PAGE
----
'She Persists': At the Mayor's House, a Thrilling Chronicle of Women Artists in New York - Recent News from USA
'She Persists': At the Mayor's House, a Thrilling Chronicle of Women Artists in New York -

'She Persists': At the Mayor's House, a Thrilling Chronicle of Women Artists in New York –

Inside Gracie Mansion: Faith Ringgold’s Tar Beach II, 1990, with a portrait of Elizabeth Stoughton Wolcott, the wife of William Gracie, whose father built the house in 1799. It became the mayor’s official residence in 1942.


‘I don’t think you can go there without having, at some level, more of an understanding of what New York was,” the biographer Robert A. Caro once said of Gracie Manson, the official residence of the city’s mayor and his (so far, always his) family. For visitors this year, though, special lessons about the city are on offer in the form of a moving art exhibition titled “She Persists: A Century of Women Artists in New York.”

With work by more than 40 figures connected to New York (some famous, others obscure), it is an expansive, full-throated love letter to the city—and, even more so, to its people. New Yorkers are cracking smiles and dancing as they hold gold frames around their heads in photographs of Lorraine O’Grady’s Art Is performance at the 1983 African-American Day Parade. In a 1940 Isabel Bishop print, two women—office workers, probably—are enjoying a break at a lunch counter. And in a 1948 photograph, Ruth Orkin catches a mother and daughter sitting on a suitcase in Penn Station, looking steeled for a long journey.

Two 1983 photographs from Lorraine O’Grady’s ‘Art Is’ series.


True to its name, “She Persists” is a show about resilience and how ideas, influences, and networks of support flow across generations in this jam-packed town. In a 1975 painting, Alice Neel has depicted her daughter-in-law looking not a little nervous as she holds her infant daughter, Elizabeth, who has grown up to be a formidable painter in her own right. A vitrine protects pins and books by Shirley Chisholm, the first black woman elected to Congress—and the subject of a forthcoming monument in Brooklyn’s Prospect Park. Above that case hangs a sumptuous but melancholy still life of flowers by the promising young painter Jennifer Packer that takes its title from an activist mantra: Say Her Name (2017).

The artists in the show have worked all over the city, and Berenice Abbott stands as an exemplary case: in two 1936 photos shot a few months apart, she has captured a family on the steps of a Brooklyn residence and the George Washington Bridge. And there is the GWB again, in the background of Faith Ringgold’s silkscreened quilt Tar Beach II (1990), not far from a boy and girl lying on the roof of their apartment building. They are picturing themselves flying through the night sky.

“She Persists,” which was curated by the art historian and writer Jessica Bell Brown, is filled with such thrilling, optimistic moments. But it is also clear-eyed about the pain and injustice that New York harbors. A classic Guerrilla Girls print starkly states the discrimination faced by women artists; a pink 1994 Kay Rosen text piece addresses responses to the AIDS crisis; and a photo shows the pioneering but under-recognized African-American sculptor Augusta Savage at work on The Harp, her masterwork for the 1939 World’s Fair. It’s a plaster of 12 black singers arrayed so as to suggest that mellifluous stringed instrument, and it was destroyed after the expo because there was no money to cast it in bronze.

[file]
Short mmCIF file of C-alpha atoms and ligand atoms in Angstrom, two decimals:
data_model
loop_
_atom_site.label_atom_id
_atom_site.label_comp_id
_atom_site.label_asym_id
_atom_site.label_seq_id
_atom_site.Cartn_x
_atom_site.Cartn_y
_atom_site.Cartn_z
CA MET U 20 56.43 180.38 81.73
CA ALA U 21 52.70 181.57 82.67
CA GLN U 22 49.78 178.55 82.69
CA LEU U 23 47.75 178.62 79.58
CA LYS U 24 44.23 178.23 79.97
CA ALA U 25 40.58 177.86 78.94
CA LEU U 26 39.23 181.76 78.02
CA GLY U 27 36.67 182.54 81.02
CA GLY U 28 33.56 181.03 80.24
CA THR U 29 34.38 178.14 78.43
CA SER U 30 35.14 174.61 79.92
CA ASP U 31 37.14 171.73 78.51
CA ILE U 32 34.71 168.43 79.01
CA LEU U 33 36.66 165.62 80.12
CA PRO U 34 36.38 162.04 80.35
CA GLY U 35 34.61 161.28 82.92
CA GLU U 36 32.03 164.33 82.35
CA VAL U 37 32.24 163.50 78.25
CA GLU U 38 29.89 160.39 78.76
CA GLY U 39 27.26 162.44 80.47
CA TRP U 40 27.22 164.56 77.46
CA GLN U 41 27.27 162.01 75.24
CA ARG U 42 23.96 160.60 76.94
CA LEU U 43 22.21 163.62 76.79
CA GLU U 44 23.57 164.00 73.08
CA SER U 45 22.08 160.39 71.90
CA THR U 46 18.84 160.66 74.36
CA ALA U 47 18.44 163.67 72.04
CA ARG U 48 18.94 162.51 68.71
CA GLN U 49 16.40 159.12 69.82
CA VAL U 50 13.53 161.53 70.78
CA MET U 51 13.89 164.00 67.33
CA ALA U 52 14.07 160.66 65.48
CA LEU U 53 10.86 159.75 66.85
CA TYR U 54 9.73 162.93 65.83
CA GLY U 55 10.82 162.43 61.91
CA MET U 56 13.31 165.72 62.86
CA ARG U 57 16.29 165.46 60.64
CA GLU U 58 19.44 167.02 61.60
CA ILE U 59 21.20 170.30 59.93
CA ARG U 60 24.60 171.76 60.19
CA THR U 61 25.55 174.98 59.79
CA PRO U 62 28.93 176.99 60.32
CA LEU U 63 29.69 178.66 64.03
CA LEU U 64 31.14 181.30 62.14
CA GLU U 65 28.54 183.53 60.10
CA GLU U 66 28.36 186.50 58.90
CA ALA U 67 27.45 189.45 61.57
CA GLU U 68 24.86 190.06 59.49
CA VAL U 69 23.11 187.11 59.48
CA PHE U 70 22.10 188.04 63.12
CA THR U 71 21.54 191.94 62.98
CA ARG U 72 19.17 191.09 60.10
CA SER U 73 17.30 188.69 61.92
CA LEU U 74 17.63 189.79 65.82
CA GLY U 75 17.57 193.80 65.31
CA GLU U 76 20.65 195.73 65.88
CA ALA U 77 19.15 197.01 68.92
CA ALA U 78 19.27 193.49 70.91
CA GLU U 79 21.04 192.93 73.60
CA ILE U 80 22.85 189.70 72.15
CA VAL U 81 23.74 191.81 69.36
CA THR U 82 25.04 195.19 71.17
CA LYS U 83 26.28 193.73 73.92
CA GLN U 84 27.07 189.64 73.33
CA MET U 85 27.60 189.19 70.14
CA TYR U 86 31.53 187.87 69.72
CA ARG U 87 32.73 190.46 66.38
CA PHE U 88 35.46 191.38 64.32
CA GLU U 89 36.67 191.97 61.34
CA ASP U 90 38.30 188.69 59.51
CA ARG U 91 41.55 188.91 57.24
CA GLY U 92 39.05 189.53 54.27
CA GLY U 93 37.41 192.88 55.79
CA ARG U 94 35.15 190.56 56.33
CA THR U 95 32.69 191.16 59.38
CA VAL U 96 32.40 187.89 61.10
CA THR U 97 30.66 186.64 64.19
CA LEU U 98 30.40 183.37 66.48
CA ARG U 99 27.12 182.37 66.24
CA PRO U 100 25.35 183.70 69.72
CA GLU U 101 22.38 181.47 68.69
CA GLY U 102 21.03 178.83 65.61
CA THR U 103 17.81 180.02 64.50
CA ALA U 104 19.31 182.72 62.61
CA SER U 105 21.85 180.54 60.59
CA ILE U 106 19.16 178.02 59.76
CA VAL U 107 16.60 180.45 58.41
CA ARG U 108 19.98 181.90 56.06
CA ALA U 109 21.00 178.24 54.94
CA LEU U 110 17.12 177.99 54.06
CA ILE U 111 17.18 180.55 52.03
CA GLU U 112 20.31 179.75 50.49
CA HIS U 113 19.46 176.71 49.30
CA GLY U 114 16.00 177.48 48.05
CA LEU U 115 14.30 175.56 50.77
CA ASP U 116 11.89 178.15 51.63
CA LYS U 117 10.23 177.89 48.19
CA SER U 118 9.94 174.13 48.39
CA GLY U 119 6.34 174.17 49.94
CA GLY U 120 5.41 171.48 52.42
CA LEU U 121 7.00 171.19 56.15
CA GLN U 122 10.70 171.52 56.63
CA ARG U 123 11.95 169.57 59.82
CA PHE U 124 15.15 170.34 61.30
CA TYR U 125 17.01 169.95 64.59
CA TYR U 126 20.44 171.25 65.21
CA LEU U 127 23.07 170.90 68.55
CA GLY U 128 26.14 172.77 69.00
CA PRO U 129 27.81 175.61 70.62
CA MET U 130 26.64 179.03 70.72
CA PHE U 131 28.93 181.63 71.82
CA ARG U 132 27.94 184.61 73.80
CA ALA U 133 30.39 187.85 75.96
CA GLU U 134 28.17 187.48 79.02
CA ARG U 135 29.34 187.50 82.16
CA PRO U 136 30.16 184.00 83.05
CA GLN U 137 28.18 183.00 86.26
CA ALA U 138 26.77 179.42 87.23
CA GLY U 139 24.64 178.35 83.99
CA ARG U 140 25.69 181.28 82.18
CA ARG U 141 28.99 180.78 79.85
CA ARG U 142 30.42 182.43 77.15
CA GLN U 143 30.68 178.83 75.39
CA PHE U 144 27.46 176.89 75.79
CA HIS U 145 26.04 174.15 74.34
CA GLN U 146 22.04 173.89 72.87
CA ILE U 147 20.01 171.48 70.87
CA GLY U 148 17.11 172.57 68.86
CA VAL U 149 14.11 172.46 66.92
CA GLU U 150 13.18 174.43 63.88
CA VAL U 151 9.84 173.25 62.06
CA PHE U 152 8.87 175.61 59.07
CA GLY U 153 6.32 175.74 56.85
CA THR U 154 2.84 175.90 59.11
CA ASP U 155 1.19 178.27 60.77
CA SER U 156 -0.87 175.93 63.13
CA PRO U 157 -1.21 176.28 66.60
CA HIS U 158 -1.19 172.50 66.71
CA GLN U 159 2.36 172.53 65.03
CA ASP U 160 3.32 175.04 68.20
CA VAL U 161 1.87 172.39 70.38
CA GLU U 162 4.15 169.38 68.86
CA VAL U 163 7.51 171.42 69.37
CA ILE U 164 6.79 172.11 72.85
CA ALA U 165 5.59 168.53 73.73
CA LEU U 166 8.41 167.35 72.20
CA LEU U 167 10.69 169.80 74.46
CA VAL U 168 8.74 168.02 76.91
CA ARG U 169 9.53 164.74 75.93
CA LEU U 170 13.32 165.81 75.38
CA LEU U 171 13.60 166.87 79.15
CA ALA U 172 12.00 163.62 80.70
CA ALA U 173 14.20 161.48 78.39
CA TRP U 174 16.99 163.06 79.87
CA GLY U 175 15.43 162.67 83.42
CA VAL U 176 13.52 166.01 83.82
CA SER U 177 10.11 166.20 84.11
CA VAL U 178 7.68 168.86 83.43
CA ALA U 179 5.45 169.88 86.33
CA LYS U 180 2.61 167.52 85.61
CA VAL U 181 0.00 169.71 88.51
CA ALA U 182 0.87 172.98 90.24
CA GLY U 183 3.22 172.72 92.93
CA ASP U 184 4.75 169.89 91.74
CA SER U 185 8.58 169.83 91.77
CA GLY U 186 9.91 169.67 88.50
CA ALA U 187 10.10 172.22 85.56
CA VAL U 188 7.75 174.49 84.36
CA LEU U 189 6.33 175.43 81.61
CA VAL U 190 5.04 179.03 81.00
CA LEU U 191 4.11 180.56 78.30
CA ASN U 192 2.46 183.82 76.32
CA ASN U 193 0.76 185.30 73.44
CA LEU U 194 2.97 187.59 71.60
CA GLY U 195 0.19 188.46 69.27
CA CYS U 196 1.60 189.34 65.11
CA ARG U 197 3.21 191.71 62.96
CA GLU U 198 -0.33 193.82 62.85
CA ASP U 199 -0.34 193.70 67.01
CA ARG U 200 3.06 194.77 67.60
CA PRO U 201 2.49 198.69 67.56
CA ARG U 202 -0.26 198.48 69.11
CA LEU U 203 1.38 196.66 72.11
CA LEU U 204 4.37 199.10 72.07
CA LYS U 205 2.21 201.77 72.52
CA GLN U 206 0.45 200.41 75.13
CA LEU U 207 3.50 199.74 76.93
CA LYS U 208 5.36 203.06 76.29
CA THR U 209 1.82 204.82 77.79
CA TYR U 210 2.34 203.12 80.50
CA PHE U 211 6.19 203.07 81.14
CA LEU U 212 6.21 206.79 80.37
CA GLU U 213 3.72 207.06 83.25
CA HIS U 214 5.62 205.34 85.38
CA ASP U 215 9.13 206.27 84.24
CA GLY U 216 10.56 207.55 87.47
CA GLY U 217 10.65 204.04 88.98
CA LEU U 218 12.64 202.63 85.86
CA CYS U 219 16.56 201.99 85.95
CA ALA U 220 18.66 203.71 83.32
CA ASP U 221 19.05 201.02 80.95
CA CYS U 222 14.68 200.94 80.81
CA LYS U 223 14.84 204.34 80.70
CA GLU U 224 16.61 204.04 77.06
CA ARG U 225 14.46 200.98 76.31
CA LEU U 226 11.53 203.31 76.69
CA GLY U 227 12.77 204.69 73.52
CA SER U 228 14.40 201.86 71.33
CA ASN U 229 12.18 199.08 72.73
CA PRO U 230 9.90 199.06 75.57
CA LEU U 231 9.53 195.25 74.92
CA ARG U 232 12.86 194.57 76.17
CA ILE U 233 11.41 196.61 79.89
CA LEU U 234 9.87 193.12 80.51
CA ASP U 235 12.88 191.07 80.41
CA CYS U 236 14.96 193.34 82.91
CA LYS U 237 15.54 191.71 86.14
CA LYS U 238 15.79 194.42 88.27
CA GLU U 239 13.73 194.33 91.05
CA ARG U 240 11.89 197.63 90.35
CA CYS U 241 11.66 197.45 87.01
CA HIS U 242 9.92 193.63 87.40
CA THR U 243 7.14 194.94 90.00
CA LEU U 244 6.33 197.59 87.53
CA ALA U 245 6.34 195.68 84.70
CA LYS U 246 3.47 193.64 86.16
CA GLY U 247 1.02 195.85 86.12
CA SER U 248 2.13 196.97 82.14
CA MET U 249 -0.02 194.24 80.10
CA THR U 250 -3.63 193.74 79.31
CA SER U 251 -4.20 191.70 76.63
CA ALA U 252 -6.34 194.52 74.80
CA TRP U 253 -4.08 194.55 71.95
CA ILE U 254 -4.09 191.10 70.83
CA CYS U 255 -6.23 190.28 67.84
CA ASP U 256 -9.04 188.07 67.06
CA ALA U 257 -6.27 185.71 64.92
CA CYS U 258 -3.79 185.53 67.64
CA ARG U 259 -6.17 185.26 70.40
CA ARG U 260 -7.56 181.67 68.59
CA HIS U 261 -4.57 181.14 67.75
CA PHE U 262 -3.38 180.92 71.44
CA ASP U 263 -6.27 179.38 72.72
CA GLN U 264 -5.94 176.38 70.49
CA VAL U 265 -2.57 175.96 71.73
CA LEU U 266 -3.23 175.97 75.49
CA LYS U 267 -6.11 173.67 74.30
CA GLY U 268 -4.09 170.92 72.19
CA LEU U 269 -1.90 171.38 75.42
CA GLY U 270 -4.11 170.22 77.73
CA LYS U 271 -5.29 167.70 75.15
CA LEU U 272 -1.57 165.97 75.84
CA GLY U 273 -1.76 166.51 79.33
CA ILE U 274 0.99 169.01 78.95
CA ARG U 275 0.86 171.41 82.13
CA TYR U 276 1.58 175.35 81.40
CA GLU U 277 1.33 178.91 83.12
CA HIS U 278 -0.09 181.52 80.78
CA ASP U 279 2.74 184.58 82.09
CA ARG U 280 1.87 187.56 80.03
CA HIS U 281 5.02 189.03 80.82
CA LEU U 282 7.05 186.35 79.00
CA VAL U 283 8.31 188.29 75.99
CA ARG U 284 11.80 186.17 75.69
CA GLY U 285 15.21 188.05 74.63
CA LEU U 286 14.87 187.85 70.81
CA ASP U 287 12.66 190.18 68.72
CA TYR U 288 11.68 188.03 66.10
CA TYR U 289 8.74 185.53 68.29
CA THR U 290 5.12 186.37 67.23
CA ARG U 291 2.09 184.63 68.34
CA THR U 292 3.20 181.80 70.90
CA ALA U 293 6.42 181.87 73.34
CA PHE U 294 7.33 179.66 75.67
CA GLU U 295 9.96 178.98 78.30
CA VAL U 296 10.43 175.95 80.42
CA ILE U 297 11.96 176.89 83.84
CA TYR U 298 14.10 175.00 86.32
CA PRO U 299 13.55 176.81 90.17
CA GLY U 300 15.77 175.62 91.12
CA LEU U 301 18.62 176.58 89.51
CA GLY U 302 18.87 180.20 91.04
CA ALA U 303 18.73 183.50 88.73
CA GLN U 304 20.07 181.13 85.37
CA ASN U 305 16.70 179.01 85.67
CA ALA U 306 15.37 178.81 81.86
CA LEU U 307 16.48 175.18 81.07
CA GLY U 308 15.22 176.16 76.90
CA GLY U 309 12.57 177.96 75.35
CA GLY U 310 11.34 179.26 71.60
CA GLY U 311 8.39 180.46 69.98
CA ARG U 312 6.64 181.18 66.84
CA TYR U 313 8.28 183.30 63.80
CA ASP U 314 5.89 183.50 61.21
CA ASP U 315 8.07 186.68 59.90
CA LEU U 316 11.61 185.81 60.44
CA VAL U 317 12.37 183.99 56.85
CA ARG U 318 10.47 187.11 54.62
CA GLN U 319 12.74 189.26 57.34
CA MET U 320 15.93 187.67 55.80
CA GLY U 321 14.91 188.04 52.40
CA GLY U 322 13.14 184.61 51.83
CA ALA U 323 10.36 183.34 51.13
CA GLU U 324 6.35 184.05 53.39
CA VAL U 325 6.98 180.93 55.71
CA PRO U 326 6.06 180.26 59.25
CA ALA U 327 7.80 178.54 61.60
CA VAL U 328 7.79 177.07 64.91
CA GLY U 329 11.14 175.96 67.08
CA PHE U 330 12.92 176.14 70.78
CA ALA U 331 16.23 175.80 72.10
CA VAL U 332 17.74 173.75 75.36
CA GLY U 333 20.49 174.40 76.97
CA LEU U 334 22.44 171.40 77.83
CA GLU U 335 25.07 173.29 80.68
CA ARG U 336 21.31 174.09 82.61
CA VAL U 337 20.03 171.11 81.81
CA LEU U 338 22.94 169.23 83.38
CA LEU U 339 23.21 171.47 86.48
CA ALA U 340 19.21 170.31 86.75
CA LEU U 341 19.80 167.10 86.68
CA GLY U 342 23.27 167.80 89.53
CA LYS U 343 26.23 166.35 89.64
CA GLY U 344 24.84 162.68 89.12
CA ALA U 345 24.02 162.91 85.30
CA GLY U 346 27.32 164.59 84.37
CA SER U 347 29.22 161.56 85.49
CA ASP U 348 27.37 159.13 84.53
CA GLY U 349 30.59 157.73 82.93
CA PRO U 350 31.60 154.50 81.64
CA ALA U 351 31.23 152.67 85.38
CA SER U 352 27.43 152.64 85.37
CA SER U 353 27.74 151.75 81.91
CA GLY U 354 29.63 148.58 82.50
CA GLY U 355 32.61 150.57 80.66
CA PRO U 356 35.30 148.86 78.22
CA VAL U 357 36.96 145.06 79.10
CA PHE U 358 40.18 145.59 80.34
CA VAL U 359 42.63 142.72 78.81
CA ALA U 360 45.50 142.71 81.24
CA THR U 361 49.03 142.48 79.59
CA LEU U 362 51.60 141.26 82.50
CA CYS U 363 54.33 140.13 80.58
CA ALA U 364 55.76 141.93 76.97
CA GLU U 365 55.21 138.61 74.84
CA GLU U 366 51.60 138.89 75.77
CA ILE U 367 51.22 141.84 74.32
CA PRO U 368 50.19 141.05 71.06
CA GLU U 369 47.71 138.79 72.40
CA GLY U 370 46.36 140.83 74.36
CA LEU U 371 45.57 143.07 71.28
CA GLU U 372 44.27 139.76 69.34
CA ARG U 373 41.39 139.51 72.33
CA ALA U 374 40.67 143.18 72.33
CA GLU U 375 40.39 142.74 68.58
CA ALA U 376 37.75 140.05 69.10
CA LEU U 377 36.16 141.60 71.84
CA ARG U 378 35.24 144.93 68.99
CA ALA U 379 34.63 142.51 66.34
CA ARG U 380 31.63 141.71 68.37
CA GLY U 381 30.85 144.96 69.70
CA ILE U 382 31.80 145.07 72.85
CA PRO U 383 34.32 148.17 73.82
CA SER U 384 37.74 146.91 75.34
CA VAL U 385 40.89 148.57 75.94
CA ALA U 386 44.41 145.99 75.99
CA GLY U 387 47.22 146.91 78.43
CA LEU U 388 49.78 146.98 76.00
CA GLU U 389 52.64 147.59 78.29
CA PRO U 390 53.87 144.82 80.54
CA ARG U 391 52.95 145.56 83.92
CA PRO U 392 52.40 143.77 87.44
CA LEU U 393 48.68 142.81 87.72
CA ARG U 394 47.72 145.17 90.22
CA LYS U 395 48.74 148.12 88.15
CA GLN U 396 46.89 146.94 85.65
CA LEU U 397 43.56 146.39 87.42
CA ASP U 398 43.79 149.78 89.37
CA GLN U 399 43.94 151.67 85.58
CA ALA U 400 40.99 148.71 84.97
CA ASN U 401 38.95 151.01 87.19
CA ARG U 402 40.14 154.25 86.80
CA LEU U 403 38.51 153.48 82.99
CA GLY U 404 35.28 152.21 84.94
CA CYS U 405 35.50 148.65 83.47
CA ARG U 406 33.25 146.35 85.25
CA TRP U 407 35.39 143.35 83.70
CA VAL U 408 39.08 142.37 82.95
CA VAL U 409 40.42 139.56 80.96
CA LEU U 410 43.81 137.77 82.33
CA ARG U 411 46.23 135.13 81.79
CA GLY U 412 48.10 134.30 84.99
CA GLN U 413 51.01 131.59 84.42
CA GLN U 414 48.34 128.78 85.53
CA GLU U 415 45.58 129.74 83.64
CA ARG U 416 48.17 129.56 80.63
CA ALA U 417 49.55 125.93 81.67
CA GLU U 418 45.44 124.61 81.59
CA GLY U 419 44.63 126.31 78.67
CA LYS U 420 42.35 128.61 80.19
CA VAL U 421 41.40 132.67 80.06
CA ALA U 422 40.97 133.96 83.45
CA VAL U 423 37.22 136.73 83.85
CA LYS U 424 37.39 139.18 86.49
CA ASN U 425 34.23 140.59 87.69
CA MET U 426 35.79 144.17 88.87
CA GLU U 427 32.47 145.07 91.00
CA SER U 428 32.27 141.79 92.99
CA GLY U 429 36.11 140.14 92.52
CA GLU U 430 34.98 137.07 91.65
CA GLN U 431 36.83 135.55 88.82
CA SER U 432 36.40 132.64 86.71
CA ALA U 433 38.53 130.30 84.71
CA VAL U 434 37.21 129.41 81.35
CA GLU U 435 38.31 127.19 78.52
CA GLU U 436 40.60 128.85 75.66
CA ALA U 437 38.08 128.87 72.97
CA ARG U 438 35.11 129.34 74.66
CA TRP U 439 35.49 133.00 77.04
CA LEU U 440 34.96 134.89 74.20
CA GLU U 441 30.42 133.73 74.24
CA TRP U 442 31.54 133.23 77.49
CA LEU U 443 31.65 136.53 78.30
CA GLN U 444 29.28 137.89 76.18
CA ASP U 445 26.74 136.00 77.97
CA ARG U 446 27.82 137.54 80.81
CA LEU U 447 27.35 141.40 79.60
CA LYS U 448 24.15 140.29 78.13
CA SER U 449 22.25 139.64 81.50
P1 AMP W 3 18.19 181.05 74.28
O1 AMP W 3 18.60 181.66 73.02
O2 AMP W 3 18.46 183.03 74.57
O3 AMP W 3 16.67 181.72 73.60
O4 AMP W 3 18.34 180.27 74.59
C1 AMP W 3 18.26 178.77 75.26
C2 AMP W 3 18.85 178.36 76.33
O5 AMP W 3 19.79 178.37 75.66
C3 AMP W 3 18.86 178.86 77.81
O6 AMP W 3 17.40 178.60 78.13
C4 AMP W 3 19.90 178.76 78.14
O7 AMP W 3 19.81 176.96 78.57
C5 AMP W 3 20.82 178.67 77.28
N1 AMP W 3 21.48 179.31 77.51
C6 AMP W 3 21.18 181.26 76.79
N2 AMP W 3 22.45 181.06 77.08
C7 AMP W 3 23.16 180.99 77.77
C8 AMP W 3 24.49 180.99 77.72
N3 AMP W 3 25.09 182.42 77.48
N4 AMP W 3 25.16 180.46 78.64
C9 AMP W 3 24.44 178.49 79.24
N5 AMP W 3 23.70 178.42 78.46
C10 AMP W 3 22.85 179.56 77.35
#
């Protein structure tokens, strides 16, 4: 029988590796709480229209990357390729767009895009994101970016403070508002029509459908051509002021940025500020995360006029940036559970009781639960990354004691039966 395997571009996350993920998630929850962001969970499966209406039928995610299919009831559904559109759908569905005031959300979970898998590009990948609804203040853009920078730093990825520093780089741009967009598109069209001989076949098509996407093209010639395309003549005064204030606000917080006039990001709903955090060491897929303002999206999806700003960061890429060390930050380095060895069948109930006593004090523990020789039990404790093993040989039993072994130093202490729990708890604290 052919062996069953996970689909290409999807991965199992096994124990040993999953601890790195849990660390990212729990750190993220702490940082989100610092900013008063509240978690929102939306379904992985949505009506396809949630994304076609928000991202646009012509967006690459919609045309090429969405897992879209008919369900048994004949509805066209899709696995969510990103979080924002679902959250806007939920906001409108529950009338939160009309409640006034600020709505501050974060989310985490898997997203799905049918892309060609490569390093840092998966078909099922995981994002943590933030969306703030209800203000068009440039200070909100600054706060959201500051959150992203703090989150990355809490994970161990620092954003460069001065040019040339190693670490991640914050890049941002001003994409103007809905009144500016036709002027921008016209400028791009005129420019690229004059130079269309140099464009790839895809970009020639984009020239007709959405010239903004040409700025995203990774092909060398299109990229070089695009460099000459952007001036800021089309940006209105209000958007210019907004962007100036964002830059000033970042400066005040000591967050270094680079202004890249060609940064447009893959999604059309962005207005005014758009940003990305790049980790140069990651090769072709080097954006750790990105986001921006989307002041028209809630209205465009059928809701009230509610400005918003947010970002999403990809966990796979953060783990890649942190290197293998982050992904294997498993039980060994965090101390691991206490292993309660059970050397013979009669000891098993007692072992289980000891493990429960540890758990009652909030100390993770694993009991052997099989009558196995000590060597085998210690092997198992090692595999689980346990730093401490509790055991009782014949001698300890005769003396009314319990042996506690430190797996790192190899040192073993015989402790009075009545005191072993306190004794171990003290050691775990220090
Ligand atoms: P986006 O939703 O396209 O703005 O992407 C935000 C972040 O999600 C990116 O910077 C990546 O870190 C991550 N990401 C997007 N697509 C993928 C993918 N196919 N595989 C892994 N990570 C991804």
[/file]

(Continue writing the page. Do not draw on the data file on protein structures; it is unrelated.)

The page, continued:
At front, Ana Mendieta’s La Vivación de la Carne (Vivafication of the Flesh), 1982; in back, Carmen Herrera’s Yesterday, 1987.


These works generate an extra frisson inside the luxe interiors of such a sanctum of power, as does a faintly menacing sculpture by Kara Walker (who was born seven years after Savage’s death) on view outside: a black pile of bronze accompanied by two dismembered feet titled Invasive Species (To Be Placed in Your Native Garden), 2017.

Other giants in the show include Lee Krasner, Cindy Sherman, Helen Frankenthaler, and Betty Parsons, the redoubtable dealer of Abstract Expressionism who made spare, inventive sculptures and paintings of her own. (“I would give up my gallery in a second if the world would accept me as an artist,” Parsons once said, according to the artist Richard Tuttle.)

Jennifer Packer’s Say Her Name, 2017, hanging above a vitrine with items related to the life of Shirley Chisholm.


But the truly unforgettable piece, for me, is a 1980 photo by Mierle Laderman Ukeles, who for decades has served as the unpaid artist in residence at the Department of Sanitation. She’s sitting on a stool at a diner, accompanied by three of the 8,500 sanitation workers whose hands she set out to shake for one piece. Each time she did so, she said to them something that could be addressed to every artist in this remarkable show—and that should be said more often, to more people: “Thank you for keeping New York City alive.”

“She Persists: A Century of Women Artists in New York” opens on February 4 at Gracie Mansion, on East End Avenue at 88th Street, and can be viewed on public tours that are booked online. The show runs through December.

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